High cholesterol (hypercholesterolemia) can be inherited, but it's often the result of unhealthy lifestyle choices, and thus preventable and treatable. A healthy diet, regular exercise and sometimes medication can go a long way toward reducing high cholesterol. High cholesterol typically doesn't cause any symptoms. In the vast majority of cases, the only true symptoms it may cause are emergency events. For instance, a heart attack or stroke can result from the damage caused by high cholesterol over time.
Statins— among the most commonly prescribed medications for lowering cholesterol — block a substance your liver needs to make cholesterol. This causes your liver to remove cholesterol from your blood. Statins may also help your body reabsorb cholesterol from built-up deposits on your artery walls, potentially reversing coronary artery disease.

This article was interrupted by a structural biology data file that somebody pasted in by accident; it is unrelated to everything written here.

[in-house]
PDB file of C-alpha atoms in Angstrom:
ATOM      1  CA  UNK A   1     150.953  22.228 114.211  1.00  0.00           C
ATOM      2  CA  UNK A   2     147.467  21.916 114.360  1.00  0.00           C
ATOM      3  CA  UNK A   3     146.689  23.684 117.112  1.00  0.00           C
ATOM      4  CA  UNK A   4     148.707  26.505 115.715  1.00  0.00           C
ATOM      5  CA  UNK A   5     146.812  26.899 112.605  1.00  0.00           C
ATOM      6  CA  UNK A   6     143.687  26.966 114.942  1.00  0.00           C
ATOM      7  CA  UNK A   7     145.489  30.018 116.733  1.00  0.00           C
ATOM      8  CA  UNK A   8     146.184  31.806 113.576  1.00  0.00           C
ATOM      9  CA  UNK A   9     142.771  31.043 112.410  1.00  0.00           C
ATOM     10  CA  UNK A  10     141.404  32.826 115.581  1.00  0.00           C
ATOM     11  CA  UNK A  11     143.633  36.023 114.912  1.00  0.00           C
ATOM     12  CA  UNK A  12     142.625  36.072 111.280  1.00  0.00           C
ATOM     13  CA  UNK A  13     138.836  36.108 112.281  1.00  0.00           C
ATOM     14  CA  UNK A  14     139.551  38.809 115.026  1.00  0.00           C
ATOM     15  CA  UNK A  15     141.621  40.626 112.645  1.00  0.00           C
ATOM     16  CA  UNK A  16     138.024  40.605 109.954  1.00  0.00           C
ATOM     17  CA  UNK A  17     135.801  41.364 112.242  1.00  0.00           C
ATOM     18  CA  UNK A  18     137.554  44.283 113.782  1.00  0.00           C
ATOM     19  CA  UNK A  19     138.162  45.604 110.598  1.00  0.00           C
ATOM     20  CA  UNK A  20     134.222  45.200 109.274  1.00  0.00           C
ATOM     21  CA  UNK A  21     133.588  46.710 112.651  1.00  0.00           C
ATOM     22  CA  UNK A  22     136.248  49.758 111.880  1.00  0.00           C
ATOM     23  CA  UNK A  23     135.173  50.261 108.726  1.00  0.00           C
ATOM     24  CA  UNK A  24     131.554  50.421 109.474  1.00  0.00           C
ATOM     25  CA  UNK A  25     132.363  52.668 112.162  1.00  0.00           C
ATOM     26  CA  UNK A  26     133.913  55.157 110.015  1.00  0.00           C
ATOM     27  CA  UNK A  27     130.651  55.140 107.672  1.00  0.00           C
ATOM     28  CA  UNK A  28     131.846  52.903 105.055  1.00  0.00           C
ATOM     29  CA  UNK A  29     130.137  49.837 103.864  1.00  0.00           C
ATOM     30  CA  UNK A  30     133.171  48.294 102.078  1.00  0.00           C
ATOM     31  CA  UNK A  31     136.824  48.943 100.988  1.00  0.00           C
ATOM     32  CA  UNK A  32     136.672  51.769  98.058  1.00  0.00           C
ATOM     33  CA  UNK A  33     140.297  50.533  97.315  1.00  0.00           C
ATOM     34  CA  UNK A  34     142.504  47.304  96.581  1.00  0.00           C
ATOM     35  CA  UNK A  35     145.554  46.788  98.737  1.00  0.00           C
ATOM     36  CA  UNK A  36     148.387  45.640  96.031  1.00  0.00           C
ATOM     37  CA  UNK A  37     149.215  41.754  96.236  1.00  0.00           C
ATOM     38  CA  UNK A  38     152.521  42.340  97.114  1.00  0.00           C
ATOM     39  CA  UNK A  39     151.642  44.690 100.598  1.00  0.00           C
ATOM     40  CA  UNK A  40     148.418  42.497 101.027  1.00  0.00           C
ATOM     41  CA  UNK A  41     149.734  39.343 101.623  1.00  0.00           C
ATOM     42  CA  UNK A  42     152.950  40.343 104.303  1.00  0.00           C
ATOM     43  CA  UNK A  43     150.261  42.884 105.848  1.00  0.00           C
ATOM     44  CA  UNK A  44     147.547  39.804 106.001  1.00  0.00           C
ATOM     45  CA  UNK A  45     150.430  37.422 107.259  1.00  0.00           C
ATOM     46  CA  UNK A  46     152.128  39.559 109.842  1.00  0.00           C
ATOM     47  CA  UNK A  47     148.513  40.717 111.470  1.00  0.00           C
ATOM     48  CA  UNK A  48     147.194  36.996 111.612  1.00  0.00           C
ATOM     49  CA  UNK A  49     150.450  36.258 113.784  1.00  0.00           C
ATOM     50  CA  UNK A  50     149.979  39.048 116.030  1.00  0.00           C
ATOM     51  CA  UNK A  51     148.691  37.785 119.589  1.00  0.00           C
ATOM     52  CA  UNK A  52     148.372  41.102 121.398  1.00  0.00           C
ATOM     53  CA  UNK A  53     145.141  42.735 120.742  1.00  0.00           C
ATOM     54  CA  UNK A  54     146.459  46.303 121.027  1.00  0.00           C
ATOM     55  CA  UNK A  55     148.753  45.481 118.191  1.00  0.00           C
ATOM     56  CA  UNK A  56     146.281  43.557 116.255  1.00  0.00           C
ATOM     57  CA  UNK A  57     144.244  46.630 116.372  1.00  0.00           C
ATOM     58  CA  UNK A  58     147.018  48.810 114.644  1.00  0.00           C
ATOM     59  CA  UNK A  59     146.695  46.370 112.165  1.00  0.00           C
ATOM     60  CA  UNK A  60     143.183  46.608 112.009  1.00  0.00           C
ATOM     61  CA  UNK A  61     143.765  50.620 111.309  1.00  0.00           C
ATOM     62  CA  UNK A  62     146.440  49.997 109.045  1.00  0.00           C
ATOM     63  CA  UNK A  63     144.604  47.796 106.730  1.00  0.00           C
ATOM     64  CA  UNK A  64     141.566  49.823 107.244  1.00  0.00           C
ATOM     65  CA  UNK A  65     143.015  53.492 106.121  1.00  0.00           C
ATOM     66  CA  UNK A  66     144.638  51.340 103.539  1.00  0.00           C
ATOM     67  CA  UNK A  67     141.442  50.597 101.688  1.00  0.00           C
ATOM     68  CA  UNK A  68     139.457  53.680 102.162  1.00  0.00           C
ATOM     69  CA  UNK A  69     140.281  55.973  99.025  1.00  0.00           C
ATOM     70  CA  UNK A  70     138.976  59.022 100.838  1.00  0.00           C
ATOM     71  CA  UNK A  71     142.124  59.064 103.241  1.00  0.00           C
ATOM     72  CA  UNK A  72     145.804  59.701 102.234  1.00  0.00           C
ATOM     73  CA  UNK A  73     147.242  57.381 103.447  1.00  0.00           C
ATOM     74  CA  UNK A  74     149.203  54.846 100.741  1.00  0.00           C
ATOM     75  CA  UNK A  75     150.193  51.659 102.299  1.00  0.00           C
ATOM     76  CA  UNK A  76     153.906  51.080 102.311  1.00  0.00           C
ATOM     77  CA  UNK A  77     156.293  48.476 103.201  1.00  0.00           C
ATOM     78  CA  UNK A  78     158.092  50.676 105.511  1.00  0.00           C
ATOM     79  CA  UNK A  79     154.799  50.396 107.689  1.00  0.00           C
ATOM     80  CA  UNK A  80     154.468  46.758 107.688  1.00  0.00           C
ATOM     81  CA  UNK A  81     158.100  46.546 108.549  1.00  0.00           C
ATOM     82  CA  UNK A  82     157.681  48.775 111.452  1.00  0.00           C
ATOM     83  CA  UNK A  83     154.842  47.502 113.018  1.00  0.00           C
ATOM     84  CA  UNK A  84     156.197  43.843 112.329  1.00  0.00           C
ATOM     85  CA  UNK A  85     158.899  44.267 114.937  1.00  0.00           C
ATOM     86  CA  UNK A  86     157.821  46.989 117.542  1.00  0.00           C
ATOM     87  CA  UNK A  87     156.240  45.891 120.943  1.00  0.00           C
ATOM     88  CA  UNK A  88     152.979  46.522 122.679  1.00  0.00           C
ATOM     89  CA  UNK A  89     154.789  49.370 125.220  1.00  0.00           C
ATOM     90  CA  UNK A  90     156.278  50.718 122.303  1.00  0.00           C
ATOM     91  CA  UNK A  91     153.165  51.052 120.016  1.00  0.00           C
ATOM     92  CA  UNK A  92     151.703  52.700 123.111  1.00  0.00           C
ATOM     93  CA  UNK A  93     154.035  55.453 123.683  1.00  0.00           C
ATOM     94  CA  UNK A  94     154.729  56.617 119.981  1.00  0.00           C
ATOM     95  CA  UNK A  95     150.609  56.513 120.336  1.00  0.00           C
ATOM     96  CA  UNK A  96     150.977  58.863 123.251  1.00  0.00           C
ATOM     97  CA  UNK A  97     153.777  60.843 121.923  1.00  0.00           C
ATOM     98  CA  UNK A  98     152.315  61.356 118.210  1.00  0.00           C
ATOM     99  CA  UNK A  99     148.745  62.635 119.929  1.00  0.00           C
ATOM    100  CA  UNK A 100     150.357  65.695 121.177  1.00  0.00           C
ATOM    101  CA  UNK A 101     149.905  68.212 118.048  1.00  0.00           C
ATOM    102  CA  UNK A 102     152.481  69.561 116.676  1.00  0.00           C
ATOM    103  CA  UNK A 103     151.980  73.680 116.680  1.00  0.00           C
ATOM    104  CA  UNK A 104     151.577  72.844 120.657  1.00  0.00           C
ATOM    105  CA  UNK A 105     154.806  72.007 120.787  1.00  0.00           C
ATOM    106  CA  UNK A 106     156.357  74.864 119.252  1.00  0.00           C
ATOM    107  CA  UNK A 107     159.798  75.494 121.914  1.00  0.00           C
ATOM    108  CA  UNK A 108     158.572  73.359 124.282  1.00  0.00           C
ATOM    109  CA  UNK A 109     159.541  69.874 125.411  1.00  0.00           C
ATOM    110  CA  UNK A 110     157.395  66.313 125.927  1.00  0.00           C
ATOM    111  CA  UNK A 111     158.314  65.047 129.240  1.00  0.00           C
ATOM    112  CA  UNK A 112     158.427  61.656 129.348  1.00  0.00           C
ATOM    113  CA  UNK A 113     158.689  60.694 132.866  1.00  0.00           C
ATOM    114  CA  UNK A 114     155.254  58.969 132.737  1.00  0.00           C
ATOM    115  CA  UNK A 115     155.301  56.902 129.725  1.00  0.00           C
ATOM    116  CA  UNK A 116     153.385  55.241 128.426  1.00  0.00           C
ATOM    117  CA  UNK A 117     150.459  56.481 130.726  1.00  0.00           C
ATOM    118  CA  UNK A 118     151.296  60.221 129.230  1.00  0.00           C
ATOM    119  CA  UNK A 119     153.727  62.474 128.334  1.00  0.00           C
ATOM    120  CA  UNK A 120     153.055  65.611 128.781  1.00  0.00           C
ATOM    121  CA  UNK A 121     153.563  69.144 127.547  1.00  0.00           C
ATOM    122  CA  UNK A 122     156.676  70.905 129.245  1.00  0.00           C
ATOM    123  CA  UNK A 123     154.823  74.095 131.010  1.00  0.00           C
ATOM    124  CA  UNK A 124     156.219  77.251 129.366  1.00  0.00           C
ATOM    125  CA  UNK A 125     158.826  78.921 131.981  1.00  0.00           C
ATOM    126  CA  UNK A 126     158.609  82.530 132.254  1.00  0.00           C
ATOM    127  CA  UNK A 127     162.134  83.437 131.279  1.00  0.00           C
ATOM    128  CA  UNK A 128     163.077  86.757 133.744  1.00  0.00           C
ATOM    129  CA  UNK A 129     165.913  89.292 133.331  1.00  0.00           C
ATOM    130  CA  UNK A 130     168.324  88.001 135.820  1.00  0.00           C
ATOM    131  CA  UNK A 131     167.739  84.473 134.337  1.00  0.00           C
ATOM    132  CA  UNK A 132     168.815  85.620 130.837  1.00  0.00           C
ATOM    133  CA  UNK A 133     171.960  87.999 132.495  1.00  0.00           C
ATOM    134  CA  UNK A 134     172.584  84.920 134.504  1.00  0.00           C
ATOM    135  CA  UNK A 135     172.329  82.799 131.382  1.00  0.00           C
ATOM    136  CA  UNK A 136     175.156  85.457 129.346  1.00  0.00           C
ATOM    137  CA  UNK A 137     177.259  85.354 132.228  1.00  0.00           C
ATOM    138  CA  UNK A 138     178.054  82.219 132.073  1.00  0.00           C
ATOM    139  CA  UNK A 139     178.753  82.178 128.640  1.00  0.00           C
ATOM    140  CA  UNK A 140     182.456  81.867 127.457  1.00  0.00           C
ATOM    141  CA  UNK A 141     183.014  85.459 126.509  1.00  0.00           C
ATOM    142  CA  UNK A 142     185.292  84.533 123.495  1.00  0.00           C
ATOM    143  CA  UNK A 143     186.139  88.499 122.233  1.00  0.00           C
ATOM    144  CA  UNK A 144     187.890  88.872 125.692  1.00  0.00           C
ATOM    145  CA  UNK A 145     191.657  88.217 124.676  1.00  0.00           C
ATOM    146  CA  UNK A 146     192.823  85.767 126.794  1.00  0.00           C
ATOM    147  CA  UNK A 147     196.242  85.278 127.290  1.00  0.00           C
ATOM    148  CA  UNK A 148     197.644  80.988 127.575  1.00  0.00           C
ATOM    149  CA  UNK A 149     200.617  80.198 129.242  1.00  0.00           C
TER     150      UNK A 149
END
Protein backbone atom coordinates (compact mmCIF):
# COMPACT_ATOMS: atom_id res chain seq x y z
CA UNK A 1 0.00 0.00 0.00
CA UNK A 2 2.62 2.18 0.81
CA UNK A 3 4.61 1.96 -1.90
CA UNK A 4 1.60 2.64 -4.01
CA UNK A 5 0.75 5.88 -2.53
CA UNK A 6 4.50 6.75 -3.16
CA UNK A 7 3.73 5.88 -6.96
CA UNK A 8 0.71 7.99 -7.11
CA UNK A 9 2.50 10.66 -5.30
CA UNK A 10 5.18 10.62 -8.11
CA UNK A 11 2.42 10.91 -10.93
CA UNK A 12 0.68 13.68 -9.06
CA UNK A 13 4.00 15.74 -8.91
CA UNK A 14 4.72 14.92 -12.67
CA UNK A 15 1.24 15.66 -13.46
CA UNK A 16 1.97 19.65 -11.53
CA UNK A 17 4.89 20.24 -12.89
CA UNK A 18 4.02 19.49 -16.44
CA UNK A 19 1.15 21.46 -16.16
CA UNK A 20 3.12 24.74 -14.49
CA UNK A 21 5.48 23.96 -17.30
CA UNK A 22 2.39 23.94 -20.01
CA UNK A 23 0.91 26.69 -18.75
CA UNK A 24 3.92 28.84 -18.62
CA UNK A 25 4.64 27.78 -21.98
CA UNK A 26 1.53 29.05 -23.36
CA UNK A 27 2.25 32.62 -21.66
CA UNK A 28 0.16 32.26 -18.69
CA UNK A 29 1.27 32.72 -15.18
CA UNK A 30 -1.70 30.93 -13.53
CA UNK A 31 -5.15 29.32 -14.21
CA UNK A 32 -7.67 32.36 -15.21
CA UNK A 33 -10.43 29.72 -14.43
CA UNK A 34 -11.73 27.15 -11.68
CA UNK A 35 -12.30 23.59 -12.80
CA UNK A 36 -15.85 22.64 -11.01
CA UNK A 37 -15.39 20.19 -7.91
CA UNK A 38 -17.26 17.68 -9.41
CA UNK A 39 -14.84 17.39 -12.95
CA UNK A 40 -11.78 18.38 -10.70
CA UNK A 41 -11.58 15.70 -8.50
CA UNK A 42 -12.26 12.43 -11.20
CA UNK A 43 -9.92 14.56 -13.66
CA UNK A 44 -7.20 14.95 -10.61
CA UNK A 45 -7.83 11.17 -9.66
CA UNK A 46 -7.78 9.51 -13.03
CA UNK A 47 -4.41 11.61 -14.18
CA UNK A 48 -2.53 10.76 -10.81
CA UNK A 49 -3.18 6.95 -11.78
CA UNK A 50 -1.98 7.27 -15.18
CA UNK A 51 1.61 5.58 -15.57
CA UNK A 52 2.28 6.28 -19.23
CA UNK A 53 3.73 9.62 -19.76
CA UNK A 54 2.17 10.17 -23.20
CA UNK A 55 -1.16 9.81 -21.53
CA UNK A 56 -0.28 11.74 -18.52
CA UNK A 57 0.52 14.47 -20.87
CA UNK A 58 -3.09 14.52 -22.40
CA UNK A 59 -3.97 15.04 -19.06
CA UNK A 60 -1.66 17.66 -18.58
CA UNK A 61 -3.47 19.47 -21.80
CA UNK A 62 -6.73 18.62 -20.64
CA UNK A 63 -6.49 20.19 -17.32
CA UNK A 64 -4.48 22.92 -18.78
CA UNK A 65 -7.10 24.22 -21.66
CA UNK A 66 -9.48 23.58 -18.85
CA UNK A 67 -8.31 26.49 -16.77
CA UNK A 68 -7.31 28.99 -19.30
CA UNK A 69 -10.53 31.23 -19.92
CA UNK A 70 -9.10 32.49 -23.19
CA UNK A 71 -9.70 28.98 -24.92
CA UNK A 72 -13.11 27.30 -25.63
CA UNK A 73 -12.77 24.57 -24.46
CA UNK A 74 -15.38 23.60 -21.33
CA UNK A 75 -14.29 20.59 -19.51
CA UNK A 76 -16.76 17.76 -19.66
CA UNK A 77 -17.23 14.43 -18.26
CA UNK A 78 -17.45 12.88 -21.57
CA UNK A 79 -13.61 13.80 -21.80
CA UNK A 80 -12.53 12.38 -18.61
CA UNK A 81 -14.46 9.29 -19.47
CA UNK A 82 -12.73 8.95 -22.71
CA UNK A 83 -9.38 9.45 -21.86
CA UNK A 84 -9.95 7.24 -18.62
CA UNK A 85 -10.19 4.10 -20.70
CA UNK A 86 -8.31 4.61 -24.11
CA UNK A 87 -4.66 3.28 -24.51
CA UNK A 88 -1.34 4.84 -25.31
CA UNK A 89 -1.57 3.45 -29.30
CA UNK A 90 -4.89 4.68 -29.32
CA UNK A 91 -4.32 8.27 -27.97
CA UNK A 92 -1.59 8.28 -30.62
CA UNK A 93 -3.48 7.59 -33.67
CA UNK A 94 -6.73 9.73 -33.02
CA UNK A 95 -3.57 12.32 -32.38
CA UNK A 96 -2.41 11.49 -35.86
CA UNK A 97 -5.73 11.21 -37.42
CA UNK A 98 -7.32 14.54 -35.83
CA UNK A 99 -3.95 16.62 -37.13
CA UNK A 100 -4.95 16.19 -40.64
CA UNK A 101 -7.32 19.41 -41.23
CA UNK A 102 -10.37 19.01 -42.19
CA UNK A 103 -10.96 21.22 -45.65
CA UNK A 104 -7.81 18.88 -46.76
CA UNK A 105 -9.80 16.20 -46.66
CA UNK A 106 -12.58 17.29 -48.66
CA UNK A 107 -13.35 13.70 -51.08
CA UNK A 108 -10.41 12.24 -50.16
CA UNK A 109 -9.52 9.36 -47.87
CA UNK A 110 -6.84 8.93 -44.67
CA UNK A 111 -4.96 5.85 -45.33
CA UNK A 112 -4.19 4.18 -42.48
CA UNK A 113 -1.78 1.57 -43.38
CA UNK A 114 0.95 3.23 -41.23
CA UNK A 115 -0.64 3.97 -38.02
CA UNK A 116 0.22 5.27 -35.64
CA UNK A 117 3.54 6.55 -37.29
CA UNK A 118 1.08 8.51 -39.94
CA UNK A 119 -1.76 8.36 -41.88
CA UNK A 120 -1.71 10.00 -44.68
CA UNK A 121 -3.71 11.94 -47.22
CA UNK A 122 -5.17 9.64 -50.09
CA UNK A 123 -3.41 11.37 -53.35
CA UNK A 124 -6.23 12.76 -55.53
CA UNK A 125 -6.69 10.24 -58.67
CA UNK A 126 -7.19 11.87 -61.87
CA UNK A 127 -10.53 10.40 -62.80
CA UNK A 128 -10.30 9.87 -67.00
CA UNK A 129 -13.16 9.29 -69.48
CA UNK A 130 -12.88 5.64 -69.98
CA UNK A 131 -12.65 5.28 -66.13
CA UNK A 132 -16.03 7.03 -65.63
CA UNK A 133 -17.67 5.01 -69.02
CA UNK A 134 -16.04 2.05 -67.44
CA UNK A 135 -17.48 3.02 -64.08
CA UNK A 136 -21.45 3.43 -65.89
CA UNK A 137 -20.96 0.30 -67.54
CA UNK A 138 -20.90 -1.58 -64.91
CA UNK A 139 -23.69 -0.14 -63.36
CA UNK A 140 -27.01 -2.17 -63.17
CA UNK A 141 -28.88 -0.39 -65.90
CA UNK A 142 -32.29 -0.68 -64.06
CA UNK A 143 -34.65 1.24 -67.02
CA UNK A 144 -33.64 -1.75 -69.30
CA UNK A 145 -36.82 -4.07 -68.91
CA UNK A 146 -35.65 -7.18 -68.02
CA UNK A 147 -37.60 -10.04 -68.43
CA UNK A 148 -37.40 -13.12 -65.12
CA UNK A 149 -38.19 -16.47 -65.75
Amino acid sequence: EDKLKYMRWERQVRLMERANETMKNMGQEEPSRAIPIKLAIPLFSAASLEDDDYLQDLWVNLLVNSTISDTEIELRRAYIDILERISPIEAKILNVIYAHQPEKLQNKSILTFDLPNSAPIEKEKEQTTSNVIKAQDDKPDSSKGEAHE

Researchers in Sweden have used data from one of the largest databases in the world on dietary intake to identify 25-year trends in diet, cholesterol and body mass index (BMI) among adults living in northern Sweden. The findings hint at the importance of following official dietary guidelines rather than popular diet fashions.